The story of the Wagnalls Memorial Library; Columbus Monthly receives national recognition
I’m not sure why I was driving through Lithopolis. All I remember is it was an accident. Meandering through the rural byways southeast of Columbus, I found myself on Lithopolis Road, heading into the tiny village along the border of Franklin and Fairfield counties. Nothing seemed particularly noteworthy at first—just another blink-and-you-missed-it little Ohio town. Then, right before I was about to say goodbye to Lithopolis forever, I saw what looked like a sprawling estate on the edge of town. It had a tower, a stone façade, gorgeous lead-glass windows and immaculate gardens. I nearly drove off the road gawking at this remarkable sight.
This, as I later figured out, was no private residence. It was the Wagnalls Memorial Library, and it has quite a story to tell. Founded in 1925 by publishing heiress Mabel Wagnalls Jones to honor her Lithopolis-born parents, the library’s been at the center of cultural and educational life in the small town since then. Wagnalls is one of Central Ohio’s most obscure (and at-risk) architectural treasures. When I became editor of Columbus Monthly earlier this year, I knew I wanted to dig into this tale, and we’ve done that in this issue with contributor Jeff Long’s fascinating feature “Wagnalls Library’s Uncertain Future.”
For me, the story of Wagnalls offers some important lessons. There are the obvious ones, of course: the inspirational generosity of its founder, who wanted to give to the citizens of Lithopolis the kind of cultural and educational resources that her parents never had, as well as the importance of careful stewardship, which now is needed to keep the library alive for future generations. But I also draw a more personal lesson, one rooted in my first accidental encounter with the landmark: If we let ourselves drift a bit—to get lost, if you will—then we might find something extraordinary.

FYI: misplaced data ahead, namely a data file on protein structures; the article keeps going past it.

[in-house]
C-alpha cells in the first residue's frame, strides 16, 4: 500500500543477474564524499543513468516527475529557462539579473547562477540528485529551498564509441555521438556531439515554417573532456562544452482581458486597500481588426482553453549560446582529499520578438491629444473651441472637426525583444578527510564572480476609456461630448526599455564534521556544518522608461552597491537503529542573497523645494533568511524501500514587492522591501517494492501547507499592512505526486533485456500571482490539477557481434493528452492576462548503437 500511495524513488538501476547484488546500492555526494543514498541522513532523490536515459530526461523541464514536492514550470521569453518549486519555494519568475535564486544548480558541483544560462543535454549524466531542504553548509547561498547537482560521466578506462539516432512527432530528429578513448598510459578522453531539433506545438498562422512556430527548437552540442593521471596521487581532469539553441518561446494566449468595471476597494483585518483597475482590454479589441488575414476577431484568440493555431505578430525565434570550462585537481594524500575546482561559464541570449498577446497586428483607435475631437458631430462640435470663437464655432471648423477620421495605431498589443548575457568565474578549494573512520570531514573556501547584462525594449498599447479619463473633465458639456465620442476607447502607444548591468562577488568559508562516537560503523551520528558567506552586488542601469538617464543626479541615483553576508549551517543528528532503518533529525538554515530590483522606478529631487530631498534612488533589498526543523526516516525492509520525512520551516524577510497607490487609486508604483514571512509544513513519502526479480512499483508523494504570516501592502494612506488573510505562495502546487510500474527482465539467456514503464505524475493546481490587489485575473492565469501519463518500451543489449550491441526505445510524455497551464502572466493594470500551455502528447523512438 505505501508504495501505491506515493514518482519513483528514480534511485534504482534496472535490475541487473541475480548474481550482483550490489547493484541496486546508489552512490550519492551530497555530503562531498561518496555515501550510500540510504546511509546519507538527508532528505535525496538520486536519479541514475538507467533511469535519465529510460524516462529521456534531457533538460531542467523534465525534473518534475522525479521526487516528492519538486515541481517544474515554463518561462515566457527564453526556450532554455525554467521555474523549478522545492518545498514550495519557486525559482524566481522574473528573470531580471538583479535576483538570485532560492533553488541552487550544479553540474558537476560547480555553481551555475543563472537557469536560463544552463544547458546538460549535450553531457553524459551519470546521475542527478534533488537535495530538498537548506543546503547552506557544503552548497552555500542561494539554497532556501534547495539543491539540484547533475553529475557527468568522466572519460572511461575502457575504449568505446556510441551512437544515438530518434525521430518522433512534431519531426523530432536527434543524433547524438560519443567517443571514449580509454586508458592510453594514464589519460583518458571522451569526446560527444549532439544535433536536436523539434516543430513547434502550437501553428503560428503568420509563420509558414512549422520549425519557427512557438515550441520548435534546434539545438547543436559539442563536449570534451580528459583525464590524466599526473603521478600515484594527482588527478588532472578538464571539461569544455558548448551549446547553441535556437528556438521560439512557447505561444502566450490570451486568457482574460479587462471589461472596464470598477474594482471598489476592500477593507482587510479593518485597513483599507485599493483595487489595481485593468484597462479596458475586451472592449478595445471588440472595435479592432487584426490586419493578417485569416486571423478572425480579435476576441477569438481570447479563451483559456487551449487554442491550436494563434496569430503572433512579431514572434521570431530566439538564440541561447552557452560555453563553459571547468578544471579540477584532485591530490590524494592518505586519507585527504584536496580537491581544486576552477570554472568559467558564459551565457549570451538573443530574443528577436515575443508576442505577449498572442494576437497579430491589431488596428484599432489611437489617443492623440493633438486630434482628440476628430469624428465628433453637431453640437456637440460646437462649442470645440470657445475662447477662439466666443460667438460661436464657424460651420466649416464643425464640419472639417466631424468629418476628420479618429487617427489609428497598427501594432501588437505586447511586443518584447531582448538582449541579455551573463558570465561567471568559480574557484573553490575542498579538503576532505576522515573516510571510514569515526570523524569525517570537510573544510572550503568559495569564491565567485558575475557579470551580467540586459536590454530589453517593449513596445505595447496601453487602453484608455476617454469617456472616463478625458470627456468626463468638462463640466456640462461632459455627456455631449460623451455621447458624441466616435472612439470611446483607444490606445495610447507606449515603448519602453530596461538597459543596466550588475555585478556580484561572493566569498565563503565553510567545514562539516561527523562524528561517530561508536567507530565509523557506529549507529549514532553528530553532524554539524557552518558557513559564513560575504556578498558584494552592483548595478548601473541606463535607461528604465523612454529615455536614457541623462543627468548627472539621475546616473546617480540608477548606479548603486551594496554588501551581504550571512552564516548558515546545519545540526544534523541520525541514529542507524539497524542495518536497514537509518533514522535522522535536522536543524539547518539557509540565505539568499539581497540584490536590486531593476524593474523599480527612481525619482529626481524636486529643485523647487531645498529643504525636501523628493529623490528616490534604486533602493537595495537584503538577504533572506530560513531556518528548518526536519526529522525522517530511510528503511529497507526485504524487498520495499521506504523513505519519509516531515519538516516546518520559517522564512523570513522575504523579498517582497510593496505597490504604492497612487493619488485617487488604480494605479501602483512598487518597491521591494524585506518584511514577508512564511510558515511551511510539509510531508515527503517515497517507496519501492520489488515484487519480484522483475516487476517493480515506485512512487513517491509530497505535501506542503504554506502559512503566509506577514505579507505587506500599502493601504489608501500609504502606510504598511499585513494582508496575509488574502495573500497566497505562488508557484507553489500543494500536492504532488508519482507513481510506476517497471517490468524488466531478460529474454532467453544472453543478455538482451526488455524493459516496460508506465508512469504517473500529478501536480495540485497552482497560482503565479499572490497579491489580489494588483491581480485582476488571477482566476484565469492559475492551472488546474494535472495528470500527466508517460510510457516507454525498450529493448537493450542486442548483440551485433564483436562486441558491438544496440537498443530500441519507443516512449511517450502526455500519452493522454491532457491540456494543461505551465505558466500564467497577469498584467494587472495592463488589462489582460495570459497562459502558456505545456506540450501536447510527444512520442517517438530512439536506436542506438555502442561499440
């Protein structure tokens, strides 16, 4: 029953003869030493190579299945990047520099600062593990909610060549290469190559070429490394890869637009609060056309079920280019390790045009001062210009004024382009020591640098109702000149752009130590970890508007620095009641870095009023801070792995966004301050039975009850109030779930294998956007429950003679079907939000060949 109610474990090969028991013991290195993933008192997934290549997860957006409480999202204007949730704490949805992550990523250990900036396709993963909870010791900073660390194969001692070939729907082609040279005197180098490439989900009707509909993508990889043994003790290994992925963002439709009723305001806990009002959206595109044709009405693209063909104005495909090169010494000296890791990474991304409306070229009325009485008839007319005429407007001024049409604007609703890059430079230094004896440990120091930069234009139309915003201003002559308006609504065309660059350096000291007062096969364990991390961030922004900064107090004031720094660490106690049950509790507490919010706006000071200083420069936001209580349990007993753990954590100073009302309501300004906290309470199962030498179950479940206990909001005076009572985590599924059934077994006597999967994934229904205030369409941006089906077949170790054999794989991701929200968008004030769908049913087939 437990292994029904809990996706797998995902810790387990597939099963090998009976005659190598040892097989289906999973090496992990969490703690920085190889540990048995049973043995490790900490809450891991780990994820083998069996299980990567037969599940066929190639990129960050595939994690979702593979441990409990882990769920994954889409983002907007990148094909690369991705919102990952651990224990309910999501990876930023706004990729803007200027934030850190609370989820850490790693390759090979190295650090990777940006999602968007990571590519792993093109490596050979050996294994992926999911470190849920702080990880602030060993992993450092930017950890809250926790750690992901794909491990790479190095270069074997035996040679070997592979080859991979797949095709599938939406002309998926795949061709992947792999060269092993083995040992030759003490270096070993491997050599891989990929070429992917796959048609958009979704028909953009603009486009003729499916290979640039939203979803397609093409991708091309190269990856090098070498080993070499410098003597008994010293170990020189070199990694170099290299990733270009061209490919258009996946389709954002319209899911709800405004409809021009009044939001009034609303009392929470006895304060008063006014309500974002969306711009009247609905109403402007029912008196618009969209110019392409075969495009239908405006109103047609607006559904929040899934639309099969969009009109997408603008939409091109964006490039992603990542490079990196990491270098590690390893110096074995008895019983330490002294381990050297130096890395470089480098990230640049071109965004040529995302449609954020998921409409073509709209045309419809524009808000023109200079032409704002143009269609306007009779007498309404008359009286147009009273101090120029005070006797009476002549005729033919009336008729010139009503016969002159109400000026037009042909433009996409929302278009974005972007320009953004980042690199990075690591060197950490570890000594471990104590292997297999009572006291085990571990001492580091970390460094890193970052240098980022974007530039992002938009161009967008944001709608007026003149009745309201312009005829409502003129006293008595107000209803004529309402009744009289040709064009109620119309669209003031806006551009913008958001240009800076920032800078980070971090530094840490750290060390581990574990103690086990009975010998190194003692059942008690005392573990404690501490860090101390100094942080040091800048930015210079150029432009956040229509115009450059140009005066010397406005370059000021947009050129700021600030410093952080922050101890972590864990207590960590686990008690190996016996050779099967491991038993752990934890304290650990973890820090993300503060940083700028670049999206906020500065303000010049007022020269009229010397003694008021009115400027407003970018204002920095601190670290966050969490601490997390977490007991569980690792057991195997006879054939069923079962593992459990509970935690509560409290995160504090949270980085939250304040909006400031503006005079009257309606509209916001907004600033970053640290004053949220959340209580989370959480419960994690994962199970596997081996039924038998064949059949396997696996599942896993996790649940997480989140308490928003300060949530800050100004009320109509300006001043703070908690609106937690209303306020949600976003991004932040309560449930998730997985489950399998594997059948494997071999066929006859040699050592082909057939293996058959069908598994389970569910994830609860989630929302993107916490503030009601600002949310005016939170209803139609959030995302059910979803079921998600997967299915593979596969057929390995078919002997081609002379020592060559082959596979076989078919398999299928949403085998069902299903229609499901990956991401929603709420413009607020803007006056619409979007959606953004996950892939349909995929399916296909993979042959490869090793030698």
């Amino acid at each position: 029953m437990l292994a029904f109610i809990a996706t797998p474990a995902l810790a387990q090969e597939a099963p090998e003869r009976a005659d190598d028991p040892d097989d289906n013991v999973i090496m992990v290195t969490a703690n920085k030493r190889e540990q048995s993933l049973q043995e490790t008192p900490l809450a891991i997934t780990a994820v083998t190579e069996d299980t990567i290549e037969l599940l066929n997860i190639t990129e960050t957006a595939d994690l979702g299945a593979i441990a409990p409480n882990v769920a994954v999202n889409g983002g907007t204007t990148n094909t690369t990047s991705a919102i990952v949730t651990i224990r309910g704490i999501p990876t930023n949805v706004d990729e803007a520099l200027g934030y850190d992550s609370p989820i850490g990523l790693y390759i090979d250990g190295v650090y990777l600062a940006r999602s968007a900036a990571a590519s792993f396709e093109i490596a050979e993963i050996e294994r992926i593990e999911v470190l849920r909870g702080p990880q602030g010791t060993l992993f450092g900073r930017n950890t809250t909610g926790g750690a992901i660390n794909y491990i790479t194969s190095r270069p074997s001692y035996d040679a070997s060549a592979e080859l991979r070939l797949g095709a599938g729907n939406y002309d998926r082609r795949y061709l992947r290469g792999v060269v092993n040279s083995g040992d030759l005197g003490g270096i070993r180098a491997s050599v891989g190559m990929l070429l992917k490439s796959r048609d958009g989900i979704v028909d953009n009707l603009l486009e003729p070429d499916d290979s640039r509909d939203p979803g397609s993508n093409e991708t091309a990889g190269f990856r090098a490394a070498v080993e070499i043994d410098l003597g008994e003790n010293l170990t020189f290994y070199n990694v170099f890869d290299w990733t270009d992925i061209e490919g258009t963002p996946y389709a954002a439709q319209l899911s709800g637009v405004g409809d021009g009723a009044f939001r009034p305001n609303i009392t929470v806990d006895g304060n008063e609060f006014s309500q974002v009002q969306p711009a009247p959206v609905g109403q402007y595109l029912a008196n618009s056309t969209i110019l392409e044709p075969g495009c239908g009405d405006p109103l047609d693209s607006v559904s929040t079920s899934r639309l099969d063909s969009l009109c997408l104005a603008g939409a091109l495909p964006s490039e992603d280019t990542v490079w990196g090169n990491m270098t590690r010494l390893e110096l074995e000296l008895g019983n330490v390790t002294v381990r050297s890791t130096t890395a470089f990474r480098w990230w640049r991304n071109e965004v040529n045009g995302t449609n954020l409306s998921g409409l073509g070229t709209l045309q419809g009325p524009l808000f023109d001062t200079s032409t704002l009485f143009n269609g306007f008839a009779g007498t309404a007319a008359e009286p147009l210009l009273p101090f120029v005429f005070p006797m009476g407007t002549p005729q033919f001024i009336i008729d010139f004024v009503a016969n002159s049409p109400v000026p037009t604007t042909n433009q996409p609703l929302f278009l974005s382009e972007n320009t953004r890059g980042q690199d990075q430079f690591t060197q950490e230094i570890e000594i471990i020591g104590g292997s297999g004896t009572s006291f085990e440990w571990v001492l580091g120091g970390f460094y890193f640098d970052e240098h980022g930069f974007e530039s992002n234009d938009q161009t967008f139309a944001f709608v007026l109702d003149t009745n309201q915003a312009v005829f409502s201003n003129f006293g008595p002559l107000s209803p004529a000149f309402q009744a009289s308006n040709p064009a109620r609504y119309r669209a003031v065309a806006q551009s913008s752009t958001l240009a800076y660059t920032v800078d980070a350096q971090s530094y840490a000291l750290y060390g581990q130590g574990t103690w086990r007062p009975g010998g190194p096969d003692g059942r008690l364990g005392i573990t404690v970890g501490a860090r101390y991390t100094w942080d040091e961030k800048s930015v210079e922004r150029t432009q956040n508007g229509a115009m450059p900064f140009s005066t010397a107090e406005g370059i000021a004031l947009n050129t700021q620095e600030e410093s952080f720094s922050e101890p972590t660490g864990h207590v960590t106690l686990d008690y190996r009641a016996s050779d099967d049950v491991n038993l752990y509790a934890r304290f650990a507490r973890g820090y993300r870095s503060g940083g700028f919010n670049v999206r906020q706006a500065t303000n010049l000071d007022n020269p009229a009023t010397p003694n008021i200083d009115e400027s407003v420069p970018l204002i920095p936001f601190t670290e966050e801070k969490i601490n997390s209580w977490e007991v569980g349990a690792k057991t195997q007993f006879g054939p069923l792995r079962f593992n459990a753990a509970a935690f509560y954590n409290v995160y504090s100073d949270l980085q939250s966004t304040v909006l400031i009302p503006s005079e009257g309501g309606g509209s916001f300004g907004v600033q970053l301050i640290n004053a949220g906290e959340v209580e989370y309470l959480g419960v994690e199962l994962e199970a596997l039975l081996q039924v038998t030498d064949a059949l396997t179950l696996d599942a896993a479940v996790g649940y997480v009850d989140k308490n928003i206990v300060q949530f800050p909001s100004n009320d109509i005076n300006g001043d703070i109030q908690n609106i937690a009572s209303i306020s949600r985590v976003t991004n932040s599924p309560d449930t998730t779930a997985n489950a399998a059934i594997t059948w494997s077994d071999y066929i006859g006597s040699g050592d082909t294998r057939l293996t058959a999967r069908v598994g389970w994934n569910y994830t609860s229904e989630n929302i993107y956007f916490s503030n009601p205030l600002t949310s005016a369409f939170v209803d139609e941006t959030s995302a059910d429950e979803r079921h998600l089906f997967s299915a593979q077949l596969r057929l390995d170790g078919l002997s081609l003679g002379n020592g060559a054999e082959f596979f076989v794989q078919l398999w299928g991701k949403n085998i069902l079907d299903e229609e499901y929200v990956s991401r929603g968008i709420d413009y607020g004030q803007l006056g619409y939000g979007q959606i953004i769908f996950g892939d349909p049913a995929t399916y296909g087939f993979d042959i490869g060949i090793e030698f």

Think of what you can gain when you turn off the GPS, ditch Google Maps and head out on the open road without a plan or a clue: unexpected adventures, delicious meals at off-the-beaten-path restaurants, a Tudor-Gothic library in the middle of nowhere. Life without a map opens you up to moments of grace, surprise and danger. And you might end up with a story to tell.
Speaking of great stories, we have some exciting awards news to share: Columbus Monthly has been named a finalist for four City and Regional Magazine Association Awards—a record for us. For the third year in a row—and after winning the top prize last year—Columbus Monthly is again up for a General Excellence Award for best magazine in the country (circulation less than 30,000). Senior editor Suzanne Goldsmith is also a finalist in the feature category (circulation less than 60,000) for her April 2018 story on undocumented immigrant Edith Espinal. Meanwhile, two of our ancillary publications, Columbus Weddings and Columbus Monthly Health, are up for awards. Winners will be announced at CRMA’s annual conference May 18-20.